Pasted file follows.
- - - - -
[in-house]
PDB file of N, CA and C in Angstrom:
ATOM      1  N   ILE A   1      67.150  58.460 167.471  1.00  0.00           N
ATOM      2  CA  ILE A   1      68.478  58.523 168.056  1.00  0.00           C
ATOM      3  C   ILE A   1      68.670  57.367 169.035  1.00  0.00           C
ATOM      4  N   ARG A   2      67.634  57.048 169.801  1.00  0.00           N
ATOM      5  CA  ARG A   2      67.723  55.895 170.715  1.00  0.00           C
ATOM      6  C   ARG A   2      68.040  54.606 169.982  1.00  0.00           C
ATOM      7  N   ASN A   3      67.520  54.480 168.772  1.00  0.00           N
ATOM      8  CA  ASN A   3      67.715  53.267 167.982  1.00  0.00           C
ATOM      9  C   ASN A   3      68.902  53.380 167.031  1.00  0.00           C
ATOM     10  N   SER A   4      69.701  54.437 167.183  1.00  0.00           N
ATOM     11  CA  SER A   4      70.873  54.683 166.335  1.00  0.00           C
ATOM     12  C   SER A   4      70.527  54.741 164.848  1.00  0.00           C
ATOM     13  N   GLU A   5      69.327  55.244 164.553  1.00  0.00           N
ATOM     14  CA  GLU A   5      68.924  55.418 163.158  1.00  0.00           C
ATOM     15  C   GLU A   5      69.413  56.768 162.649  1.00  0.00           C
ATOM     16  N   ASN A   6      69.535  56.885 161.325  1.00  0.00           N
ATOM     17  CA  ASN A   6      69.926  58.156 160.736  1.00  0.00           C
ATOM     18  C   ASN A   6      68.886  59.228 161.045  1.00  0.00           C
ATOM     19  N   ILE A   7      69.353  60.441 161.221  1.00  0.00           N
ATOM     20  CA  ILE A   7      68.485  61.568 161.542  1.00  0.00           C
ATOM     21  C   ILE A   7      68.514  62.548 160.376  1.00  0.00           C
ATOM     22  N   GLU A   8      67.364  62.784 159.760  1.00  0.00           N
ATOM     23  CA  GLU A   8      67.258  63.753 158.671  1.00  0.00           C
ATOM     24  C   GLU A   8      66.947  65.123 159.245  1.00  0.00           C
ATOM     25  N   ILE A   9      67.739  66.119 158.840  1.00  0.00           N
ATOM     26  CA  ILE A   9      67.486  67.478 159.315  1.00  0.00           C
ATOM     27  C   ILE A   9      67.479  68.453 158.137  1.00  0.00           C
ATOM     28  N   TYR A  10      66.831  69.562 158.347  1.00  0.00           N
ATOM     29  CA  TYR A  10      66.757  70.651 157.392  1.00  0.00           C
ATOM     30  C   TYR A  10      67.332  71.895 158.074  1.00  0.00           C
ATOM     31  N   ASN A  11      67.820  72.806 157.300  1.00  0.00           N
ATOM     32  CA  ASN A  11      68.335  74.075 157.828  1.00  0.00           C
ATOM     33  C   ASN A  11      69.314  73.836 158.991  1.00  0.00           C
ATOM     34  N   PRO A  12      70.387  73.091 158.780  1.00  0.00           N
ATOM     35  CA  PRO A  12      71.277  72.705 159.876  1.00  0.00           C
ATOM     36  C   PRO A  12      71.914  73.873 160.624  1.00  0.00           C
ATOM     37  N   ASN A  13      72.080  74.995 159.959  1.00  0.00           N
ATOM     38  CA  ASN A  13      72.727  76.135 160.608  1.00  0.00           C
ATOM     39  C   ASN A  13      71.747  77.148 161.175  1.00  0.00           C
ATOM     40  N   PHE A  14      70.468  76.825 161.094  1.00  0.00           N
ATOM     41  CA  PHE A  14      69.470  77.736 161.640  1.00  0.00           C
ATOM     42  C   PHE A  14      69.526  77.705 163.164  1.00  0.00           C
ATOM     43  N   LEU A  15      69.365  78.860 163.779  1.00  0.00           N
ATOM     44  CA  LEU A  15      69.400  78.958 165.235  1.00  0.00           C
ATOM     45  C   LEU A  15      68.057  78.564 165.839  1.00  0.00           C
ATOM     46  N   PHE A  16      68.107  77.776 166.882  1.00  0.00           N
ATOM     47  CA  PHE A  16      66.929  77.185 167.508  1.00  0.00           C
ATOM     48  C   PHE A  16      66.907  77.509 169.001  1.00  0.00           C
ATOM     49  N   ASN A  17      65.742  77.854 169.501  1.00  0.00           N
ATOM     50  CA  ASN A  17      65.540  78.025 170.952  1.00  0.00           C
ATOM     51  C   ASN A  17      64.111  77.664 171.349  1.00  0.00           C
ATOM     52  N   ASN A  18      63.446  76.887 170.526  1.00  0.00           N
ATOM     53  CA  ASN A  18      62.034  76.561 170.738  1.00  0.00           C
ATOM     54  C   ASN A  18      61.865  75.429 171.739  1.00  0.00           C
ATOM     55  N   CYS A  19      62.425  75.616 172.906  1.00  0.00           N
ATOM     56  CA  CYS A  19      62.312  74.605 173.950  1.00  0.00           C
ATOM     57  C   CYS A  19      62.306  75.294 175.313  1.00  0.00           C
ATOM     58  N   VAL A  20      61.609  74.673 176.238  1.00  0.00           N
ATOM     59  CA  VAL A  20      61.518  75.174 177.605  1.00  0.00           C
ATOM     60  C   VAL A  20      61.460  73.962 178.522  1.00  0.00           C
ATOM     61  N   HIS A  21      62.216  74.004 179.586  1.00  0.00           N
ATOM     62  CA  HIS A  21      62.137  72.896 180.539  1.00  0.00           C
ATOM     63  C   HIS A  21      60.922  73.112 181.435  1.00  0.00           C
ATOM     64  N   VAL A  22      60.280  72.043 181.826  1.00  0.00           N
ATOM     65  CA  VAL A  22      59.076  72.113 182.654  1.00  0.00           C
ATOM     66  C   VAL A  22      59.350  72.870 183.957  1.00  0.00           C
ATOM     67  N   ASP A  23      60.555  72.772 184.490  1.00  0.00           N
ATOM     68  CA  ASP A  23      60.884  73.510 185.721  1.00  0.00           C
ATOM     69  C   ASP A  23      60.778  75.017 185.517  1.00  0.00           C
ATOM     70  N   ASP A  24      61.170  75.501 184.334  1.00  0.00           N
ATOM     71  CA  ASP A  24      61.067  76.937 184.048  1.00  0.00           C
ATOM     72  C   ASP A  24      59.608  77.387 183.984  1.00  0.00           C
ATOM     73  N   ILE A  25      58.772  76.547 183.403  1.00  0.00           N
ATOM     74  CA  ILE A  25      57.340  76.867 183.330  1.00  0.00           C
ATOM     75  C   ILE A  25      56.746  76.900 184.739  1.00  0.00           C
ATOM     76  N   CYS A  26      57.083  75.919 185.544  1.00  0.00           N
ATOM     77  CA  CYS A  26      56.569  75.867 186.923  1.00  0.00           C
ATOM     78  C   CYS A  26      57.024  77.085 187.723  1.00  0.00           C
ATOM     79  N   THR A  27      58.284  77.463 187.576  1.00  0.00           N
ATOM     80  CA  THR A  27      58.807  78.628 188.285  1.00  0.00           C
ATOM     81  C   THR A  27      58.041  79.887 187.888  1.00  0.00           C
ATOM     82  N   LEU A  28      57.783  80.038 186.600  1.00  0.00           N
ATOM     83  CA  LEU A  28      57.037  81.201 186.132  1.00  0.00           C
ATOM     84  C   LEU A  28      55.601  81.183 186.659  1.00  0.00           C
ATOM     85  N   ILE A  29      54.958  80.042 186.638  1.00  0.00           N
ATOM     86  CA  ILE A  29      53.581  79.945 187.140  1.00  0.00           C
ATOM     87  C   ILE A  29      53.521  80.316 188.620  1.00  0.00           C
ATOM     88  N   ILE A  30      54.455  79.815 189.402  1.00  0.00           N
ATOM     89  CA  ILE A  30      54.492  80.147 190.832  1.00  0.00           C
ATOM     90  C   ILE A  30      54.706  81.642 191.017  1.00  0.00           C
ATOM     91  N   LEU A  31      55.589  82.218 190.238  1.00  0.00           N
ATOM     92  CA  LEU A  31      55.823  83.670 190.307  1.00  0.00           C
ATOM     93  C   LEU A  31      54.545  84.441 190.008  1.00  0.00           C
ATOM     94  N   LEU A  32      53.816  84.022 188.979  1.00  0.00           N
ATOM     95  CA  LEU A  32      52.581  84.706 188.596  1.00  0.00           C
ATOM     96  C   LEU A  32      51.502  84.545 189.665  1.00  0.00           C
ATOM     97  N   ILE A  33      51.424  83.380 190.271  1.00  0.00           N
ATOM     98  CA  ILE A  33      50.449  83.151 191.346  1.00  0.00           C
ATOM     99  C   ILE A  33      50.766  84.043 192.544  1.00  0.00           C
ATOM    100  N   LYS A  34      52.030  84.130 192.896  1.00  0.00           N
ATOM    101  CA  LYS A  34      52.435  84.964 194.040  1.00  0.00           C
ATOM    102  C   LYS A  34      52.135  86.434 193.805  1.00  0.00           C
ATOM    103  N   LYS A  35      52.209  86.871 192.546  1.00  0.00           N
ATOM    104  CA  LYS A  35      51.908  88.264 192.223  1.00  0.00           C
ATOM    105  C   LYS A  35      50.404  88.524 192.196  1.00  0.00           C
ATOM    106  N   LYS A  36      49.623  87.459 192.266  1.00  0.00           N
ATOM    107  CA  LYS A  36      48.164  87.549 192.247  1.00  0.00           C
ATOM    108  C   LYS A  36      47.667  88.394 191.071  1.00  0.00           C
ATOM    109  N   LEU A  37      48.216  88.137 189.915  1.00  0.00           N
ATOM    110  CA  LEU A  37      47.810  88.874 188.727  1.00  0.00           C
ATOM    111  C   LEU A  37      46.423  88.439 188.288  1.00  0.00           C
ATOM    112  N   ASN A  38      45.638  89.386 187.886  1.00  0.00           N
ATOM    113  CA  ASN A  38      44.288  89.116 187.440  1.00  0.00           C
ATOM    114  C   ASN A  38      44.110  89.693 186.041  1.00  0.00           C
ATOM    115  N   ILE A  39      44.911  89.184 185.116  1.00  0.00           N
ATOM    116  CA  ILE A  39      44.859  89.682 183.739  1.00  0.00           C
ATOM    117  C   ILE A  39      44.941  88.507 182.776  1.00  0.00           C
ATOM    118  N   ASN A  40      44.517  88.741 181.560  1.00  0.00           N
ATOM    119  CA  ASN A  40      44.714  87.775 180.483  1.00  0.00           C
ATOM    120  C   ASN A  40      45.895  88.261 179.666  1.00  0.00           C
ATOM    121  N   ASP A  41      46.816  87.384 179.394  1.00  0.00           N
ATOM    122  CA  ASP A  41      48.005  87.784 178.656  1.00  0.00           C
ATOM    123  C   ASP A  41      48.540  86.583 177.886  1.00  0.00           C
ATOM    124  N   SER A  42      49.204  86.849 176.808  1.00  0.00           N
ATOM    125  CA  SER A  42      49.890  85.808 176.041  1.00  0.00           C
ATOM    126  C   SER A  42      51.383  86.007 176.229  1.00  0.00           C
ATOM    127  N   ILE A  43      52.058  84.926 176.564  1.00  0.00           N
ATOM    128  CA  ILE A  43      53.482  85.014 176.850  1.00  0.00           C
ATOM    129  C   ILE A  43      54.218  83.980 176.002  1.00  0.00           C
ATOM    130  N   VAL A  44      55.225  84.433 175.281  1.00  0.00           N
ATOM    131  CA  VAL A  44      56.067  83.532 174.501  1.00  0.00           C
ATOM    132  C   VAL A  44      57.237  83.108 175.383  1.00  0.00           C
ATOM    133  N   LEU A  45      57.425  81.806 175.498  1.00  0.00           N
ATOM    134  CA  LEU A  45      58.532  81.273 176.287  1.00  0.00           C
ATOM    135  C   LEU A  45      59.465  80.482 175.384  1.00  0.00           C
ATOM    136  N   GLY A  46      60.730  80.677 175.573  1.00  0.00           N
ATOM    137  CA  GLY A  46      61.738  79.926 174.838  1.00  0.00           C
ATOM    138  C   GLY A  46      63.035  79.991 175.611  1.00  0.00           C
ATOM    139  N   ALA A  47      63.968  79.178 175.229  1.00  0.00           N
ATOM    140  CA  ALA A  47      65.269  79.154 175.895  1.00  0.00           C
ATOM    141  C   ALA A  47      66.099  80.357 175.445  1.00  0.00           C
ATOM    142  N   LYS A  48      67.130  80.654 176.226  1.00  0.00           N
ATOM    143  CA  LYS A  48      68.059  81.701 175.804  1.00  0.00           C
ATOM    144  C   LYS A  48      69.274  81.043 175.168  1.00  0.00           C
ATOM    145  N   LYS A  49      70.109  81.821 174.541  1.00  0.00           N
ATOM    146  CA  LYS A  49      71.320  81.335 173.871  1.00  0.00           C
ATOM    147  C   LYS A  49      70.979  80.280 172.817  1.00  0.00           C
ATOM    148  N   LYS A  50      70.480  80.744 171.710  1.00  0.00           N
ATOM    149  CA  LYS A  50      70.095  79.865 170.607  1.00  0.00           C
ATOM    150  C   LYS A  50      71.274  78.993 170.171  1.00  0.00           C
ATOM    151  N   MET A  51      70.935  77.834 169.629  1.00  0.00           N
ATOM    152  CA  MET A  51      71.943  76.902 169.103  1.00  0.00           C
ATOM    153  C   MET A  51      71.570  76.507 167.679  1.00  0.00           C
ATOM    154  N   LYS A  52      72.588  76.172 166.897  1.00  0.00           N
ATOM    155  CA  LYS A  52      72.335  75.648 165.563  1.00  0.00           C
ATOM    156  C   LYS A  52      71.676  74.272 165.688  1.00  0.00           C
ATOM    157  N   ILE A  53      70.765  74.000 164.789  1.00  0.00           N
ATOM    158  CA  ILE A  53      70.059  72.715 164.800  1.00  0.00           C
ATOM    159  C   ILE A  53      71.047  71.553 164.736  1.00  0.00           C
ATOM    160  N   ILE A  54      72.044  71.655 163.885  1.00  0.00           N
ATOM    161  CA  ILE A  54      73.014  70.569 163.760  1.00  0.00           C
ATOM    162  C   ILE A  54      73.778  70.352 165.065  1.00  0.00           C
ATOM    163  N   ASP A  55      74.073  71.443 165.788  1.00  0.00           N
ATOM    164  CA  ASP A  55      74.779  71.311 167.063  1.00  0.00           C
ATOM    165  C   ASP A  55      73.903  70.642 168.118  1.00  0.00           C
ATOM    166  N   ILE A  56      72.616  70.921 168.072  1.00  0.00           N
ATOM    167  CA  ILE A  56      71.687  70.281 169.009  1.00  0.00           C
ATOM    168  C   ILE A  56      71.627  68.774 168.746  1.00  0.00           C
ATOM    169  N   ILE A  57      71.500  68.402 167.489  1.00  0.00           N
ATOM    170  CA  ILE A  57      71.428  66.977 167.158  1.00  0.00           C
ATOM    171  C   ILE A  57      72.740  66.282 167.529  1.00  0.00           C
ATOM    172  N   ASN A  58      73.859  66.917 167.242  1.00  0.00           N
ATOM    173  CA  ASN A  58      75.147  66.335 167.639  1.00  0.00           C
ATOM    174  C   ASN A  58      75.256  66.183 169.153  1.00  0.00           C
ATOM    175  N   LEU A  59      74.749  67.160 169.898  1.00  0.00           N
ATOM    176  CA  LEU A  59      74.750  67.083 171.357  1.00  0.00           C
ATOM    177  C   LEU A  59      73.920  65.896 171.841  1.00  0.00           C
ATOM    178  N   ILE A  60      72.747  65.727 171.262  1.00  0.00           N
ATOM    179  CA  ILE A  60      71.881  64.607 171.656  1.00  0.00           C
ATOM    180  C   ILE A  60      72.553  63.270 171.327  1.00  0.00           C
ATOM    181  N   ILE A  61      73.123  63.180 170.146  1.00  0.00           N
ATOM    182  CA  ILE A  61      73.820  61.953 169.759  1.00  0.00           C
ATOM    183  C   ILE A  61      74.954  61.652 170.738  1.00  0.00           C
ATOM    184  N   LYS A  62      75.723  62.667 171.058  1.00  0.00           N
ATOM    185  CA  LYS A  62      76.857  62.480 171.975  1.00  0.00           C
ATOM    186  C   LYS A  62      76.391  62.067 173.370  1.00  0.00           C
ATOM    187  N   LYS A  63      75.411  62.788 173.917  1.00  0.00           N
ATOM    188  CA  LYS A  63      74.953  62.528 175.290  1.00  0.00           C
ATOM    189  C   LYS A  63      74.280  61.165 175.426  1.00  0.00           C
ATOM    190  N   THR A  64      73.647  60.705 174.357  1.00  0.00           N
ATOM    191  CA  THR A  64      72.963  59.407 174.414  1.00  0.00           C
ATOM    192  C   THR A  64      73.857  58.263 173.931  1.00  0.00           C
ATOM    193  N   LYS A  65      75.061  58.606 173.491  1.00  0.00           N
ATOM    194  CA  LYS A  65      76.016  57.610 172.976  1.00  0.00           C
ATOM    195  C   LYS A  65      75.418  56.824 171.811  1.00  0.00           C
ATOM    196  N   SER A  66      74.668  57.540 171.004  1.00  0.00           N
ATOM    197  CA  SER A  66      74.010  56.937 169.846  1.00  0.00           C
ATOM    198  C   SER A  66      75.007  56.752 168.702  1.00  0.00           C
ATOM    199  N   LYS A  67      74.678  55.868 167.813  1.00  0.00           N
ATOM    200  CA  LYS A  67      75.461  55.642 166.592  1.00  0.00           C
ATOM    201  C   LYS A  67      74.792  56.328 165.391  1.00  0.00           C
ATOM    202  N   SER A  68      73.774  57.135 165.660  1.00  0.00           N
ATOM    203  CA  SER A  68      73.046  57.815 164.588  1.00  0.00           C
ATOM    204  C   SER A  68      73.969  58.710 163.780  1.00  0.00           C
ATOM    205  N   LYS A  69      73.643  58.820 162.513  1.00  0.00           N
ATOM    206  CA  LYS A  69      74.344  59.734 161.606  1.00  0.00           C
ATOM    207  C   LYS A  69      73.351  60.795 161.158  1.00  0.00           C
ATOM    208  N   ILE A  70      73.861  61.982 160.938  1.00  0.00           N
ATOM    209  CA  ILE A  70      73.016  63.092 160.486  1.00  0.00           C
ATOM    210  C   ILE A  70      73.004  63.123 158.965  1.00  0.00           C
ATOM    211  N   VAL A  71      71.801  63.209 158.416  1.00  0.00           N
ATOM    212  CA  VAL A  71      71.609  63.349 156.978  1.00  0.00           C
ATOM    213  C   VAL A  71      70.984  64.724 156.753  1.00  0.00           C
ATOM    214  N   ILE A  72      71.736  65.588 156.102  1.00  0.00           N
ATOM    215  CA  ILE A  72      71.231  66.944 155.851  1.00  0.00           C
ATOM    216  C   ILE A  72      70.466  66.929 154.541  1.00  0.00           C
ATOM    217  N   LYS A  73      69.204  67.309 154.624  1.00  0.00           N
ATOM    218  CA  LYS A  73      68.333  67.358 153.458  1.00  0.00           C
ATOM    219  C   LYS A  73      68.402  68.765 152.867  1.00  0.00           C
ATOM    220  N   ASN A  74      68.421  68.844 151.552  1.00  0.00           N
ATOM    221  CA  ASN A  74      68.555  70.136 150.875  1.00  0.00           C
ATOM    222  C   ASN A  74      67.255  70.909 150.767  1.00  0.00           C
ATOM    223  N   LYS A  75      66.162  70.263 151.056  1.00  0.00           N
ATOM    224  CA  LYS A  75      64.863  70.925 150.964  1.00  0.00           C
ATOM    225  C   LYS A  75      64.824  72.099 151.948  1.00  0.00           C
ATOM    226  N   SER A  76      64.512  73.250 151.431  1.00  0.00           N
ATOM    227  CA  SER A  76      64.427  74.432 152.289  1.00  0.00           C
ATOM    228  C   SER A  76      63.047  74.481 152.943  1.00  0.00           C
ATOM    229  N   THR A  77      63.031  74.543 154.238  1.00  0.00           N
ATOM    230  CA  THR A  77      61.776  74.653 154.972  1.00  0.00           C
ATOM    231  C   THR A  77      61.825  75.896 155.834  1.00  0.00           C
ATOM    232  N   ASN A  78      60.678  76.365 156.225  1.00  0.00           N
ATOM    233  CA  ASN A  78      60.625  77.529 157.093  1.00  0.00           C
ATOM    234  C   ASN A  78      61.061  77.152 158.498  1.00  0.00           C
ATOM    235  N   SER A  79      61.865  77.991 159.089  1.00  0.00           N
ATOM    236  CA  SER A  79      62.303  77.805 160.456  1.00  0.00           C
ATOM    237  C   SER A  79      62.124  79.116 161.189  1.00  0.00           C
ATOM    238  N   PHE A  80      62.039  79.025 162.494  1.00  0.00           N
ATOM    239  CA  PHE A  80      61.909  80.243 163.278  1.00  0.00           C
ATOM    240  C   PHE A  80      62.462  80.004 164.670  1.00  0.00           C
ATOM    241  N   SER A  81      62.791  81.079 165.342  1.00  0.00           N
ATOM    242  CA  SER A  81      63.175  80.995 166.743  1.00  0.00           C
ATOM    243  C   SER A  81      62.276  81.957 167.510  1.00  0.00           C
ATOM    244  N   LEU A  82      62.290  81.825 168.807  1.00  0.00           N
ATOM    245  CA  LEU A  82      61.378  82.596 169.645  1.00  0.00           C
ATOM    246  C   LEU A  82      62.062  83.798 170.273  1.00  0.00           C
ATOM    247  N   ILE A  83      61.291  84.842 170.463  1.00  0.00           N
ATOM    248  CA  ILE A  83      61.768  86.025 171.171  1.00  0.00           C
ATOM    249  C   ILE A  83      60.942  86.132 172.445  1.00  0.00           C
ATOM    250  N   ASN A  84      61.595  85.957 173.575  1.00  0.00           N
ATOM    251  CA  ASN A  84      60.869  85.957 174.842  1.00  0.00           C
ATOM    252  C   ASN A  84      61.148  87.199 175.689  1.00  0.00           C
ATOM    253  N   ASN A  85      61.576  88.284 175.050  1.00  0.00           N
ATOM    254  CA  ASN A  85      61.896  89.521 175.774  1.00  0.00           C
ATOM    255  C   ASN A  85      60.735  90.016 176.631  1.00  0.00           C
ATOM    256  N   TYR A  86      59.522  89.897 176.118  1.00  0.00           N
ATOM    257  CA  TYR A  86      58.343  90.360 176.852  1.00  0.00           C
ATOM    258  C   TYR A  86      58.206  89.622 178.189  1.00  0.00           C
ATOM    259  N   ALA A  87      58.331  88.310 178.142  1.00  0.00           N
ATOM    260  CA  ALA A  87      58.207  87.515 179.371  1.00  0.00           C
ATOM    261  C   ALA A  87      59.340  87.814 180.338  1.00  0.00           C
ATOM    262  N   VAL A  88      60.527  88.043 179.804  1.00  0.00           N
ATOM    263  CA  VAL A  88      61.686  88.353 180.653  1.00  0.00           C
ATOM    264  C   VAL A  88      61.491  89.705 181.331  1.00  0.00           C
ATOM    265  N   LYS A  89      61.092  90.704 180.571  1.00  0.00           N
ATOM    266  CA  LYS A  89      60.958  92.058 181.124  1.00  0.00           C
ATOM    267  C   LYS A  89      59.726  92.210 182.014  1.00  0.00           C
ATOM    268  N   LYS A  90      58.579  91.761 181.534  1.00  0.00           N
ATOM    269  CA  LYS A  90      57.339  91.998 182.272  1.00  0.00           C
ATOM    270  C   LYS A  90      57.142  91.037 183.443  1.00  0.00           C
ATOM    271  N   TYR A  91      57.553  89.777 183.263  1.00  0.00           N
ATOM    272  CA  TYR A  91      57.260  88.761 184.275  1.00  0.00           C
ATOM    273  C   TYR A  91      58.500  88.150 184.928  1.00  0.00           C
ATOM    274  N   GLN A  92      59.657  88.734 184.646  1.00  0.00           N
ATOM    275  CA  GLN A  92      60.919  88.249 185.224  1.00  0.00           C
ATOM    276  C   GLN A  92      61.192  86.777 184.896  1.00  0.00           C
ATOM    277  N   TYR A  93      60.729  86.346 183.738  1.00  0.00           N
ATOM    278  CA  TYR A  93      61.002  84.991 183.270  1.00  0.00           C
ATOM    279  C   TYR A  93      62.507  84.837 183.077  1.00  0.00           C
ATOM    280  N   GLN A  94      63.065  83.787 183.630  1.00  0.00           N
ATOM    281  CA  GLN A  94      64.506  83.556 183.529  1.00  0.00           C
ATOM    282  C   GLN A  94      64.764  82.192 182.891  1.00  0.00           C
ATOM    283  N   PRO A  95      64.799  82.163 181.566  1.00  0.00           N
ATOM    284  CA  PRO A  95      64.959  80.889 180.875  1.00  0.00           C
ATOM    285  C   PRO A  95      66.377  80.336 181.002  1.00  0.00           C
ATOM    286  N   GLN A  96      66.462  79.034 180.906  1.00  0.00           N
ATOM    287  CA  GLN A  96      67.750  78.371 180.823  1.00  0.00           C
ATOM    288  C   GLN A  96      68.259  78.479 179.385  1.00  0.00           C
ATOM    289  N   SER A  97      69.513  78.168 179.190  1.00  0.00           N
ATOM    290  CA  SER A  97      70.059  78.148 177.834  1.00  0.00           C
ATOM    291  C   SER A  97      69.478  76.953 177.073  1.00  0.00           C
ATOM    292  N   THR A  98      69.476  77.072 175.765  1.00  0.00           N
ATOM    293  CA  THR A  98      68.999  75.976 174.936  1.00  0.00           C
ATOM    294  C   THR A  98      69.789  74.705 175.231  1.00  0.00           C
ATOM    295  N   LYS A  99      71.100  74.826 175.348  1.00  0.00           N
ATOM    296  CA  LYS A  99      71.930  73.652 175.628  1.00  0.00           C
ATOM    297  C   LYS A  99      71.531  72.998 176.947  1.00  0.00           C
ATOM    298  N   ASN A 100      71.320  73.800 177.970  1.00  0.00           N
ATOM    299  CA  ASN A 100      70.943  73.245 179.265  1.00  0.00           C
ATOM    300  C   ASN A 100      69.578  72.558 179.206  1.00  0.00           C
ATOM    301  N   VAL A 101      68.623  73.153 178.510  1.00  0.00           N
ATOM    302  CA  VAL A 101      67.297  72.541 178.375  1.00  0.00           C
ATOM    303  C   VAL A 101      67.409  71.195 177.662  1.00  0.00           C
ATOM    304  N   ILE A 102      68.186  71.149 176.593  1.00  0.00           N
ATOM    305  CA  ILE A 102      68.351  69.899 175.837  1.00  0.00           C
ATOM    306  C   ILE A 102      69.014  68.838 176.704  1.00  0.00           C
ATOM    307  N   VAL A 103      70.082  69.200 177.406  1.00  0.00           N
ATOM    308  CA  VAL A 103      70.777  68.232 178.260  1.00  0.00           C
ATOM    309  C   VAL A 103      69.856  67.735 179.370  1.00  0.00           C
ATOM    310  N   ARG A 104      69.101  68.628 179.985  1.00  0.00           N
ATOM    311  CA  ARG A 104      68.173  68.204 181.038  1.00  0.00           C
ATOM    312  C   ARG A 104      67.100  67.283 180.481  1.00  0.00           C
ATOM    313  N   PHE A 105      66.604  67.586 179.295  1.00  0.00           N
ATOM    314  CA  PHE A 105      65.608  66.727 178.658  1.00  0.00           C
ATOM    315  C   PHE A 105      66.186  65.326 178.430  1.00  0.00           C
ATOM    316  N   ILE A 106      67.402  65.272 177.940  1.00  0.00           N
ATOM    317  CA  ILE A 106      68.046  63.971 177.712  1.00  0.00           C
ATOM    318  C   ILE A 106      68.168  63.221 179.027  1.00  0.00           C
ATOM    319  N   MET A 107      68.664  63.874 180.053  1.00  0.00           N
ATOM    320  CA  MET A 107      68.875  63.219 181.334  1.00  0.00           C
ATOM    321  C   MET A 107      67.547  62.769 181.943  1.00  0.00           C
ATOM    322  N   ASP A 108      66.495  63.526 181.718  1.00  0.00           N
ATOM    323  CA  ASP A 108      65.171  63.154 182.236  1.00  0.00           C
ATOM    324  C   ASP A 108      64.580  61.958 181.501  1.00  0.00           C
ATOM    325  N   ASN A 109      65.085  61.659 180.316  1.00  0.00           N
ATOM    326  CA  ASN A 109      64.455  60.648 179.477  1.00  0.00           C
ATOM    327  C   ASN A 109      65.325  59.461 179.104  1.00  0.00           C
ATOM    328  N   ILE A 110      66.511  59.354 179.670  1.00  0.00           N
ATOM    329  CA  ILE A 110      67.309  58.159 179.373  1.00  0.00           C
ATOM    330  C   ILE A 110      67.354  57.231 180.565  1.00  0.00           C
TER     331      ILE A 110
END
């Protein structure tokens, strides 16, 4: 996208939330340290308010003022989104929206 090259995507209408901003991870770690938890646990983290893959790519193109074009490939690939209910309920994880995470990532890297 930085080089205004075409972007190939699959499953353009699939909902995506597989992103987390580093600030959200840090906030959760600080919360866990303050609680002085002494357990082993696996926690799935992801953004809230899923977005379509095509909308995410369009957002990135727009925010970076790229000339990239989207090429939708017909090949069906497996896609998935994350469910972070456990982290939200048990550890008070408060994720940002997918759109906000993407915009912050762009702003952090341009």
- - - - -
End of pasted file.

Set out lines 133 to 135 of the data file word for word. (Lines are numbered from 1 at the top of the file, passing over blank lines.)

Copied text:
ATOM    131  CA  VAL A  44      56.067  83.532 174.501  1.00  0.00           C
ATOM    132  C   VAL A  44      57.237  83.108 175.383  1.00  0.00           C
ATOM    133  N   LEU A  45      57.425  81.806 175.498  1.00  0.00           N